As your blog becomes more influential, more people want to take advantage of that influence for their own purposes, and those purposes might actually oppose yours.
All too often, those people are PR people.
Here’s how it happens.
Most blogs have a contact form. The PR person will use that form to send you a message about the launch of a new product, or some terrific new blog post created by their client, or perhaps just to tell you about a news release that they “think will interest your readers”.
If they don’t say so directly, their hope is that you’ll go ahead and blog about whatever they’re contacting you about. It’s easy for them to ask since they are not usually giving anything in return, and it doesn’t take much of their time to reach out to you this way. And they’ll do so even when they know that many bloggers will ignore them.
Moving with the herd
But here’s the thing- if you actually go ahead and blog about the same information that the PR person sent out to dozens or possibly even hundreds of people, even if the news really will interest your readers, by doing so you’re following the pack and not standing out at all.
Your blog will revert to just being yet another blog, and your blog post won’t be found anywhere near the top search results for the news story.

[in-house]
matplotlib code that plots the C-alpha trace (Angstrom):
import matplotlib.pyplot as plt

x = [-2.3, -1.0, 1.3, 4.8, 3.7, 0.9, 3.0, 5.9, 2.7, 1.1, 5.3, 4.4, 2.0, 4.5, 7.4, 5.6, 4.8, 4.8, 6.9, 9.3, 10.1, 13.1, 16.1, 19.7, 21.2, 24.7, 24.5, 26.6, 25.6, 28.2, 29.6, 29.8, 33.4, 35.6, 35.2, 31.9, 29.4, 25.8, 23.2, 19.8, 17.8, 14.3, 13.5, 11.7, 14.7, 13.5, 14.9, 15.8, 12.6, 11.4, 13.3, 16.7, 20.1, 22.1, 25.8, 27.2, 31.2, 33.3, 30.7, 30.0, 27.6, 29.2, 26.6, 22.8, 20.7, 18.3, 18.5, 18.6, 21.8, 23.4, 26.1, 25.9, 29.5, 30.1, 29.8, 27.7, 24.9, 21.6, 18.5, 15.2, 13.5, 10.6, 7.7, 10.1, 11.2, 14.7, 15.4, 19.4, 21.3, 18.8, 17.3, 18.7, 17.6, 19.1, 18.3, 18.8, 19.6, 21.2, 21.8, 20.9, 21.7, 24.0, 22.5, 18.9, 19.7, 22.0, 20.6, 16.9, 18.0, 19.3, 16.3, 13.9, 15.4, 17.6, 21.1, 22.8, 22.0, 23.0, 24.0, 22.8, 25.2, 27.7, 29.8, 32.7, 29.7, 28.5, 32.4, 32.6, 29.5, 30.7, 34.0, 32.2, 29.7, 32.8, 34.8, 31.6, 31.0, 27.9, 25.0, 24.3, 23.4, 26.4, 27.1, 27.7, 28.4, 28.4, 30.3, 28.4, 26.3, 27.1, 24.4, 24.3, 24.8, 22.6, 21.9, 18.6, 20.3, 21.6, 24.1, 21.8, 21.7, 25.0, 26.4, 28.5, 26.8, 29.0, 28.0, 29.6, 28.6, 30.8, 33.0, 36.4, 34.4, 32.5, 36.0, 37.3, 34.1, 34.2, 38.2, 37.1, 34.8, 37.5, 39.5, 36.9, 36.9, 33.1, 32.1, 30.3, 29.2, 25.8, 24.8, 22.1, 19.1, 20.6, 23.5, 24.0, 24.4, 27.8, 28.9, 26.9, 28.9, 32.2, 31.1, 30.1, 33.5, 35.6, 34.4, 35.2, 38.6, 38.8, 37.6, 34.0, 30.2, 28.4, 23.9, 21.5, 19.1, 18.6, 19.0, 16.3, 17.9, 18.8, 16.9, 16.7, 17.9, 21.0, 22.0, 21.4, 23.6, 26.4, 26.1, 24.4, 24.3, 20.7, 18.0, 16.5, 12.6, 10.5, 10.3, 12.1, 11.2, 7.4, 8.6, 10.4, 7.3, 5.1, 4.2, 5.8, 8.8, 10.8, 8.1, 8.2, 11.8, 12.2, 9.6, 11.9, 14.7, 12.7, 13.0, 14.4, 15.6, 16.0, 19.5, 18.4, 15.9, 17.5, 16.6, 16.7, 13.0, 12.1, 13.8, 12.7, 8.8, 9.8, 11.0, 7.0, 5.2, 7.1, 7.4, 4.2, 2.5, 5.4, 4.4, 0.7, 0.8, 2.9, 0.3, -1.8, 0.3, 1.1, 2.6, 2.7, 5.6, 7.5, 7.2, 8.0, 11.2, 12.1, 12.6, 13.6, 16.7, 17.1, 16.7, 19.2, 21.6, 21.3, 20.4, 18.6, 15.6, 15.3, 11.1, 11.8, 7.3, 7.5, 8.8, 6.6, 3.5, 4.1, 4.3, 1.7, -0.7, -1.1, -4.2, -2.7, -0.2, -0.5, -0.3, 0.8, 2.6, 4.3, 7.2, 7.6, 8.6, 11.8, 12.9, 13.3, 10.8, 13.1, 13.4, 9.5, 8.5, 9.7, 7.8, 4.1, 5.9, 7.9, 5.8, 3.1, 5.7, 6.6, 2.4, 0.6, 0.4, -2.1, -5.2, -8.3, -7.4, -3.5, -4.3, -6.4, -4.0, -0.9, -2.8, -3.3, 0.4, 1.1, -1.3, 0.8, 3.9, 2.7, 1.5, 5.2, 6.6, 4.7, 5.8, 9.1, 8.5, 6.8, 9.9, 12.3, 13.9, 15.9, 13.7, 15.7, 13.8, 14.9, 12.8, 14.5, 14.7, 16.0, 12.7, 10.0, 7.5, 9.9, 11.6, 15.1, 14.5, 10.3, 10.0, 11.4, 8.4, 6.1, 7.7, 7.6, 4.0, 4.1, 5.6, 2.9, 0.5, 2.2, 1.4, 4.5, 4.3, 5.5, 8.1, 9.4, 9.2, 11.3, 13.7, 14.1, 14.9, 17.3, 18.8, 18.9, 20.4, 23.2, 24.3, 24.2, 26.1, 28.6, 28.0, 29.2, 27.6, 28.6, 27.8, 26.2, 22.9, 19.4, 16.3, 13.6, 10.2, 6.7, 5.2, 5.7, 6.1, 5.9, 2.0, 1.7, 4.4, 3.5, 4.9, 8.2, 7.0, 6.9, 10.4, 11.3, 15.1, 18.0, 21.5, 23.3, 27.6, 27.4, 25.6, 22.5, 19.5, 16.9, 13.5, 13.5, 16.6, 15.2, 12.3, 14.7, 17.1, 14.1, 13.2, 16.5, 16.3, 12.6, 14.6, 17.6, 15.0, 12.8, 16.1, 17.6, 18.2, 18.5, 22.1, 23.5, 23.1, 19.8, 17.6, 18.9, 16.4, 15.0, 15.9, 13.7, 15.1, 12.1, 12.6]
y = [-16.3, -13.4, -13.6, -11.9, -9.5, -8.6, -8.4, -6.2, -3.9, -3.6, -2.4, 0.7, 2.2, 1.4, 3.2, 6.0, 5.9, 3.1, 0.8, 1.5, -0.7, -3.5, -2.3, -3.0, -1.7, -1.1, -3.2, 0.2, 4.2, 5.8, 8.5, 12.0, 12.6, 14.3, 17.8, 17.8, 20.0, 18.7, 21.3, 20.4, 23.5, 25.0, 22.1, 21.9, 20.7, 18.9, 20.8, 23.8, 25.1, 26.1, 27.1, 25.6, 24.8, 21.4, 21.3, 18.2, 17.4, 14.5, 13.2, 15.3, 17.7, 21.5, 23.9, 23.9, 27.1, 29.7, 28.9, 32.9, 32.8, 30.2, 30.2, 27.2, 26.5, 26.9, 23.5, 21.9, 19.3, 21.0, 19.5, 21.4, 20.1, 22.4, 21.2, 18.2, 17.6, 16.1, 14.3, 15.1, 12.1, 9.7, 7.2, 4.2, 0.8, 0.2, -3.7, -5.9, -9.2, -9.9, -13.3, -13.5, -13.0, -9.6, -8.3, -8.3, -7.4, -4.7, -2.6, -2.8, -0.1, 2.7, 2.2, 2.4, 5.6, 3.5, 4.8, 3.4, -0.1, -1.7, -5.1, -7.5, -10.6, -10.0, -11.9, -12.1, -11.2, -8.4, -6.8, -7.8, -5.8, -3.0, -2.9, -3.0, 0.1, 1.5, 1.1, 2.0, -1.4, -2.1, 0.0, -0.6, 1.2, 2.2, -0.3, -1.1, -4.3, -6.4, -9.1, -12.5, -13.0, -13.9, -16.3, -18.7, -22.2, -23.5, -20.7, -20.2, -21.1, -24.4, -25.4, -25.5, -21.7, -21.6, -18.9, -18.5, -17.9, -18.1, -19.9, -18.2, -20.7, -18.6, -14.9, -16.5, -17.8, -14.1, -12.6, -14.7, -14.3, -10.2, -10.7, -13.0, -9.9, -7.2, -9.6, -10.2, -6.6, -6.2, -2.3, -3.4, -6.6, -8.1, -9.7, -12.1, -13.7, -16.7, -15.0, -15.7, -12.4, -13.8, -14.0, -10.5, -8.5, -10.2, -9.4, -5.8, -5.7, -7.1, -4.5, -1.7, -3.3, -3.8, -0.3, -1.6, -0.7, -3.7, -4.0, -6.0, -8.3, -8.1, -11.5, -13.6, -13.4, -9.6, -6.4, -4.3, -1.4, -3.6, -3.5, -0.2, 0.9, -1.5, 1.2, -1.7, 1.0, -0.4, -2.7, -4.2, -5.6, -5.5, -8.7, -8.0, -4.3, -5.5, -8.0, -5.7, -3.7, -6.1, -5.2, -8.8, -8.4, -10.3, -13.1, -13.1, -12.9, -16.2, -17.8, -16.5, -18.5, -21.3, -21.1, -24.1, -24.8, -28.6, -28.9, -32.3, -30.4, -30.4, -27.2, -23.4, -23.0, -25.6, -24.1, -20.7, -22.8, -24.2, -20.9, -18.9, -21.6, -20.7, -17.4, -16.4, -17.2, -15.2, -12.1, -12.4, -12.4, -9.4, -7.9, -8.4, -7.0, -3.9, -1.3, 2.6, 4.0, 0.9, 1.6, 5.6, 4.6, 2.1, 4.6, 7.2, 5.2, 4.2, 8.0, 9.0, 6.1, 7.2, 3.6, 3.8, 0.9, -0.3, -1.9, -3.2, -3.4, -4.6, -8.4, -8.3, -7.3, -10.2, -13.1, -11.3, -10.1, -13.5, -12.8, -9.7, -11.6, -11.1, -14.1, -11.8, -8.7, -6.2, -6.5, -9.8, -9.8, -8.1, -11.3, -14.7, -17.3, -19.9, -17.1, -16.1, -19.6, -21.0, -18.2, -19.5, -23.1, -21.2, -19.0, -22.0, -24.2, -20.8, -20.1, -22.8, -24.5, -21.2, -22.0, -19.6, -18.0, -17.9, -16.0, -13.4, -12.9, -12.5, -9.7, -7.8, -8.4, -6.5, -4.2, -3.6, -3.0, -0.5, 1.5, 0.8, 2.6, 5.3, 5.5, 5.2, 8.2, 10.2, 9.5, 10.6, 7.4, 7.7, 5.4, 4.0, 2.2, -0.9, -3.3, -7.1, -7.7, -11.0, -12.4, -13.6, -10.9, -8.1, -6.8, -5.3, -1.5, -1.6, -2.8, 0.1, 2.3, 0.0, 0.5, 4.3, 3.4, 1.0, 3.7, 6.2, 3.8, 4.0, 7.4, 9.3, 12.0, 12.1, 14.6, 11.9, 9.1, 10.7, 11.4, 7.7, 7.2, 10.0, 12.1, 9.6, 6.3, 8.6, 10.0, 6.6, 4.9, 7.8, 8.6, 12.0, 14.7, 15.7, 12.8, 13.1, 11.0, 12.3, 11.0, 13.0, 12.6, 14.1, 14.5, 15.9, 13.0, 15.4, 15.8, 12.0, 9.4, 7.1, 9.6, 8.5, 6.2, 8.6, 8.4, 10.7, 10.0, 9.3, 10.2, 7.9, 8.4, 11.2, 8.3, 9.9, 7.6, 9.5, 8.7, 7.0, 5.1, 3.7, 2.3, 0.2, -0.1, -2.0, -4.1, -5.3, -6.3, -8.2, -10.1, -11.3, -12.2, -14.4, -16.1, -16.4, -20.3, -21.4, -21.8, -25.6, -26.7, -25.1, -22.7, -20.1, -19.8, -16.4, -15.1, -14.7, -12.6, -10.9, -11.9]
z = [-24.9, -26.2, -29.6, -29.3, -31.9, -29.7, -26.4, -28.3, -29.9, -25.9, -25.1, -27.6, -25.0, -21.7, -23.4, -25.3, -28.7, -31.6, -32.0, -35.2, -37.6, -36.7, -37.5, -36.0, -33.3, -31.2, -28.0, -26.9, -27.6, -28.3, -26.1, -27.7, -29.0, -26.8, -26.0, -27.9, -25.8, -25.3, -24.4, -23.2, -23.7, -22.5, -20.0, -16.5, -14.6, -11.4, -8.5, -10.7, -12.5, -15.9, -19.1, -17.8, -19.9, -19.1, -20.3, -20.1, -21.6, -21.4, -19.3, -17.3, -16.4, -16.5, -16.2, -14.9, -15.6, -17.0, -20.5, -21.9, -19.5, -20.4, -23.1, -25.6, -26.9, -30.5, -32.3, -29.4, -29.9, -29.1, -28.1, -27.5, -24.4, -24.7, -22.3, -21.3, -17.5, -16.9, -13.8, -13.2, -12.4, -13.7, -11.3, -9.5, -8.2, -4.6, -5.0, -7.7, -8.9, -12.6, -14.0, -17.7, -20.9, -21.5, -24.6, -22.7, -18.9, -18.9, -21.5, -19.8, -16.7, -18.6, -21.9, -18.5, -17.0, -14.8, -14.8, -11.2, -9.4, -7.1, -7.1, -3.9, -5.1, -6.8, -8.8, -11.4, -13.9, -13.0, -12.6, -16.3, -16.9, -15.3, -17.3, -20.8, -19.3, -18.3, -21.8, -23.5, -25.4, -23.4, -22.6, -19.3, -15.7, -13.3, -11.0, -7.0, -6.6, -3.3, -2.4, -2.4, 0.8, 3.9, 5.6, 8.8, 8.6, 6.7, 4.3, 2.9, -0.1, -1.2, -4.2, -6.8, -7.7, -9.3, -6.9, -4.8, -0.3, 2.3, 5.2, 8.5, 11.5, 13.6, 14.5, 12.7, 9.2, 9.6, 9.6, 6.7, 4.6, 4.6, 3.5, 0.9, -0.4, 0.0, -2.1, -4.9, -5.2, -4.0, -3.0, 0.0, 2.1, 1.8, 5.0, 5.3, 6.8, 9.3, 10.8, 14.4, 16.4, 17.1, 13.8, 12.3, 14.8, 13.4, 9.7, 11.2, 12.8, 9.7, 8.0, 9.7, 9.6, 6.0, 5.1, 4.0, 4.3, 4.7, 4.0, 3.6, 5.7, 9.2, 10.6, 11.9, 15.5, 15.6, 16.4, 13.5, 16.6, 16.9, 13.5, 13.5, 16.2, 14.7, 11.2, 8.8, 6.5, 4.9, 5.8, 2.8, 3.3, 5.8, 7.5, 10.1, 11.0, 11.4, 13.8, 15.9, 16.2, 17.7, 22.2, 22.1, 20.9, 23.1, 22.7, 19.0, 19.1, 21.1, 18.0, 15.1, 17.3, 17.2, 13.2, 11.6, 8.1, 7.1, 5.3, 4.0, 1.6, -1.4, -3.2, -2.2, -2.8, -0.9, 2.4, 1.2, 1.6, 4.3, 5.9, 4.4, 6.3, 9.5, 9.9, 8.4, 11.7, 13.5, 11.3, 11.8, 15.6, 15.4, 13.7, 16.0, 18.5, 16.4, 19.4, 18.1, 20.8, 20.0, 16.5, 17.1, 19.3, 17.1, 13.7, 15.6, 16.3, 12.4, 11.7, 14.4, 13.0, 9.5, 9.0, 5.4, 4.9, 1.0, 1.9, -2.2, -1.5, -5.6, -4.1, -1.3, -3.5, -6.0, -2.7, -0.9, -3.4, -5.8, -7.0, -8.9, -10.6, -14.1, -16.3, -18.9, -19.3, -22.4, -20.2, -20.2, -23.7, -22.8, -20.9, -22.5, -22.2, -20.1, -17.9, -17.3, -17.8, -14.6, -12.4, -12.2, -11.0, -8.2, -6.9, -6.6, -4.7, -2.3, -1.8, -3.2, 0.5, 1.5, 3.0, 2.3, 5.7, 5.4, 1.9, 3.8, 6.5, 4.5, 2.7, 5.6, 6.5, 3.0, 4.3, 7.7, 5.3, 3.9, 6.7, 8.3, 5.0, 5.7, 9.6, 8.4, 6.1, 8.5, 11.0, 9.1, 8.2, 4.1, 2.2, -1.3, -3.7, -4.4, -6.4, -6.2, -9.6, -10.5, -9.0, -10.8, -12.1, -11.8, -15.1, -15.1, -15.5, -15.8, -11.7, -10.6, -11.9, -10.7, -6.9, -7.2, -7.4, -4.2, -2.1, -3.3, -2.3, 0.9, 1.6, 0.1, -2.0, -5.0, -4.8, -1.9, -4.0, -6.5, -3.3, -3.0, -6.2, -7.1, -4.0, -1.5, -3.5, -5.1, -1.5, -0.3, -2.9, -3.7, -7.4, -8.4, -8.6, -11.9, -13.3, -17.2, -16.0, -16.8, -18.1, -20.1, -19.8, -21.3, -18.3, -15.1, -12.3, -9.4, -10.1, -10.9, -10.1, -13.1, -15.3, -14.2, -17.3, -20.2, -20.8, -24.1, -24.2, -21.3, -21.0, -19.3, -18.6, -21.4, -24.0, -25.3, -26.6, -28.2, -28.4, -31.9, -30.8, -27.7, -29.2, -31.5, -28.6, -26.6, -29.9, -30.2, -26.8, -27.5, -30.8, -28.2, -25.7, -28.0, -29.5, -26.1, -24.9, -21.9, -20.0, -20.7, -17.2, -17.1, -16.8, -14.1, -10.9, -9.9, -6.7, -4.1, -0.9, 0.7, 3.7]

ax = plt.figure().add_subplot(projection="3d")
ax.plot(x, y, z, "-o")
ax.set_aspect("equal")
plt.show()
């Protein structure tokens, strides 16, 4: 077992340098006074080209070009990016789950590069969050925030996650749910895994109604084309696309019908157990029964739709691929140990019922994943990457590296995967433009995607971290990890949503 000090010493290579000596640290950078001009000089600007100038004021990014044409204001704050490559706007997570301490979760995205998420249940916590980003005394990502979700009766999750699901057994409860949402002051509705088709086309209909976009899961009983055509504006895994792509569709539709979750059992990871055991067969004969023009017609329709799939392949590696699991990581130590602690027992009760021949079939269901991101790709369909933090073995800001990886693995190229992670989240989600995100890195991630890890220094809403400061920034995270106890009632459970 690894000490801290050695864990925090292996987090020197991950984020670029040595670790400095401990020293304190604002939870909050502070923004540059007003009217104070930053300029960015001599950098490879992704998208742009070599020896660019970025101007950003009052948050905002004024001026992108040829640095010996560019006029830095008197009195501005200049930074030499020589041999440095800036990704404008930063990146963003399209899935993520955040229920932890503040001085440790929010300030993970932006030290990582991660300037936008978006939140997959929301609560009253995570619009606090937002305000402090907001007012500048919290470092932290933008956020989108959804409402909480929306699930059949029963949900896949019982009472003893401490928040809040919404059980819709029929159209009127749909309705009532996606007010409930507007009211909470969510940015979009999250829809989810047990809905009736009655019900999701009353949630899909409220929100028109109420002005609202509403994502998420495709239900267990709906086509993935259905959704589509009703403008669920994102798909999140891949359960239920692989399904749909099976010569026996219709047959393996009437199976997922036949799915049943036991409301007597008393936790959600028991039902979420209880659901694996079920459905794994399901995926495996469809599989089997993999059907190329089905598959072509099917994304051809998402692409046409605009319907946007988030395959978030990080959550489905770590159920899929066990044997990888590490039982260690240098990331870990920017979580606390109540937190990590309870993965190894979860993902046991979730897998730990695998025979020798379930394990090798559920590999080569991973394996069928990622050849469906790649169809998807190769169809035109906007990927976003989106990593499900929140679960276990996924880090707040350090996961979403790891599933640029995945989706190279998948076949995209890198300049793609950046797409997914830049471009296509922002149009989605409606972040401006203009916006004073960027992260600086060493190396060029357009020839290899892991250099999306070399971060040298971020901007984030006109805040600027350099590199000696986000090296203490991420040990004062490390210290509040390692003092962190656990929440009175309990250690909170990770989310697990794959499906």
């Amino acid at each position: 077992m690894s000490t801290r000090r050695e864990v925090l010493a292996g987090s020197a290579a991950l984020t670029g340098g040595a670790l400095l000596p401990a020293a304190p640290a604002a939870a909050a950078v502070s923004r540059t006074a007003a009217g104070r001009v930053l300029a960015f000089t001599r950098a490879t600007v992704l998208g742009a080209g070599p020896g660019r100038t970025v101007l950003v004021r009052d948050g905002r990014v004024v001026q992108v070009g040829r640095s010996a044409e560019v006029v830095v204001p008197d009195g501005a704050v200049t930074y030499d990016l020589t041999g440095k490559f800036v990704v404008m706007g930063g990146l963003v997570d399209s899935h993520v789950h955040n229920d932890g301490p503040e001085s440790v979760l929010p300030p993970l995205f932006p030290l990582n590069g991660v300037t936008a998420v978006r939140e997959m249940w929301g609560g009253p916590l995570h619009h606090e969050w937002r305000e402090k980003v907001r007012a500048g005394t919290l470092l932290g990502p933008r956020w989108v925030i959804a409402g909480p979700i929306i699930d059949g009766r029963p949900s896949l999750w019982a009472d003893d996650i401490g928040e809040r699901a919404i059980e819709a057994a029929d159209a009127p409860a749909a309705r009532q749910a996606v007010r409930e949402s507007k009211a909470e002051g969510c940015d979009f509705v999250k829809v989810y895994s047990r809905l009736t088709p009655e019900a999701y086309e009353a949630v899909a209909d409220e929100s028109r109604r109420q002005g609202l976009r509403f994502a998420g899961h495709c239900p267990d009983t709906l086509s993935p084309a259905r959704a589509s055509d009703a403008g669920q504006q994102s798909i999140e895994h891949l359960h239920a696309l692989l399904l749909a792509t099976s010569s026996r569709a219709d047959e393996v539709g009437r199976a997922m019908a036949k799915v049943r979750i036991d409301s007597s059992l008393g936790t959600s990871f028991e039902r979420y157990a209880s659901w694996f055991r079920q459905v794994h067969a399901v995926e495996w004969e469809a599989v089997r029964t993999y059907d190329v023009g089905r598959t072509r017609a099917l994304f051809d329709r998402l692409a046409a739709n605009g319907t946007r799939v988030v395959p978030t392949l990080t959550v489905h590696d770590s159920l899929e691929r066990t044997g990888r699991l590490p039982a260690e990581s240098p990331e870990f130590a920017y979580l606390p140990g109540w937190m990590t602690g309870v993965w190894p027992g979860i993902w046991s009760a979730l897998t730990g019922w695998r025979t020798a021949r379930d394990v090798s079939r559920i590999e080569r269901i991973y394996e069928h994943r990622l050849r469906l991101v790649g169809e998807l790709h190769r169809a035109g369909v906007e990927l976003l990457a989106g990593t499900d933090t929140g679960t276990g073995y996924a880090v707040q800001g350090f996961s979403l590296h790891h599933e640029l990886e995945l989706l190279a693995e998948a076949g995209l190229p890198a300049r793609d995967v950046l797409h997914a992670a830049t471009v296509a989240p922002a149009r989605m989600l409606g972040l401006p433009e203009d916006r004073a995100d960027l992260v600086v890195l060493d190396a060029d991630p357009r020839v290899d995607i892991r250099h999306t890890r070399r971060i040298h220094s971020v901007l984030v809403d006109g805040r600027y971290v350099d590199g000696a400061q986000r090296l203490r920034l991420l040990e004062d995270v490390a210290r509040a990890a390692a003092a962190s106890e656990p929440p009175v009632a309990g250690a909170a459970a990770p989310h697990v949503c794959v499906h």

The PR person doesn’t really care about the long-term impact of their request on your blog, they just want to reach out to as many people as possible or at least, as many relevant people as possible.
It’s up to you to protect your blog and your brand.
What are your options?
1) Ignore the request
This is what most people would do. It’s easy, and even the PR person knows that many of their requests are going to get ignored, so they’ll rarely bother you a second time, let alone complain.
2) Blog the news
But then, you’re not doing yourself any favors, as we already said.
However, there is a 3rd option.
3) Get an original angle
Usually the best possible result. Engage the PR person to see if there’s a way of presenting their news in a unique way – or at least, different to what they’re suggesting – and that is still relevant to your readers. Can they sponsor a contest? Arrange for an audio or video podcast? Let you email 5 questions to the celebrity/author/VIP involved?
So the next time a PR person contacts you for some free exposure, stand for your brand and get more value for your readers too.